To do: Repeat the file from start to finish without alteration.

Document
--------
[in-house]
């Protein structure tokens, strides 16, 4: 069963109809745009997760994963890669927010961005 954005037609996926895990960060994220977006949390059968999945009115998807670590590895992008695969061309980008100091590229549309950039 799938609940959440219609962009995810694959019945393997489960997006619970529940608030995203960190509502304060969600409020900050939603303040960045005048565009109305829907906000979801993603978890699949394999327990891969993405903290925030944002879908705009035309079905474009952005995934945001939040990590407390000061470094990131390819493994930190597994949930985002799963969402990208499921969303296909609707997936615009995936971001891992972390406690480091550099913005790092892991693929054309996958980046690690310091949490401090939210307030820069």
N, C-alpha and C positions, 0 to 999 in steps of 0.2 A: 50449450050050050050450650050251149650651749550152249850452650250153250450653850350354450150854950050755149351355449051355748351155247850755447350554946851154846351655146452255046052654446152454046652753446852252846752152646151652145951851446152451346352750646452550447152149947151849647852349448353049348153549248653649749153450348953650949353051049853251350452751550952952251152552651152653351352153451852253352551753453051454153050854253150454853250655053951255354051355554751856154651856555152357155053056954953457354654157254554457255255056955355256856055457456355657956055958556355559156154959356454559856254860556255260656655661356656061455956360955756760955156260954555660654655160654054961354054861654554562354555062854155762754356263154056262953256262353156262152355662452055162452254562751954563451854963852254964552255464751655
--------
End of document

[in-house]
């Protein structure tokens, strides 16, 4: 069963109809745009997760994963890669927010961005 954005037609996926895990960060994220977006949390059968999945009115998807670590590895992008695969061309980008100091590229549309950039 799938609940959440219609962009995810694959019945393997489960997006619970529940608030995203960190509502304060969600409020900050939603303040960045005048565009109305829907906000979801993603978890699949394999327990891969993405903290925030944002879908705009035309079905474009952005995934945001939040990590407390000061470094990131390819493994930190597994949930985002799963969402990208499921969303296909609707997936615009995936971001891992972390406690480091550099913005790092892991693929054309996958980046690690310091949490401090939210307030820069």
N, C-alpha and C positions, 0 to 999 in steps of 0.2 A: 50449450050050050050450650050251149650651749550152249850452650250153250450653850350354450150854950050755149351355449051355748351155247850755447350554946851154846351655146452255046052654446152454046652753446852252846752152646151652145951851446152451346352750646452550447152149947151849647852349448353049348153549248653649749153450348953650949353051049853251350452751550952952251152552651152653351352153451852253352551753453051454153050854253150454853250655053951255354051355554751856154651856555152357155053056954953457354654157254554457255255056955355256856055457456355657956055958556355559156154959356454559856254860556255260656655661356656061455956360955756760955156260954555660654655160654054961354054861654554562354555062854155762754356263154056262953256262353156262152355662452055162452254562751954563451854963852254964552255464751655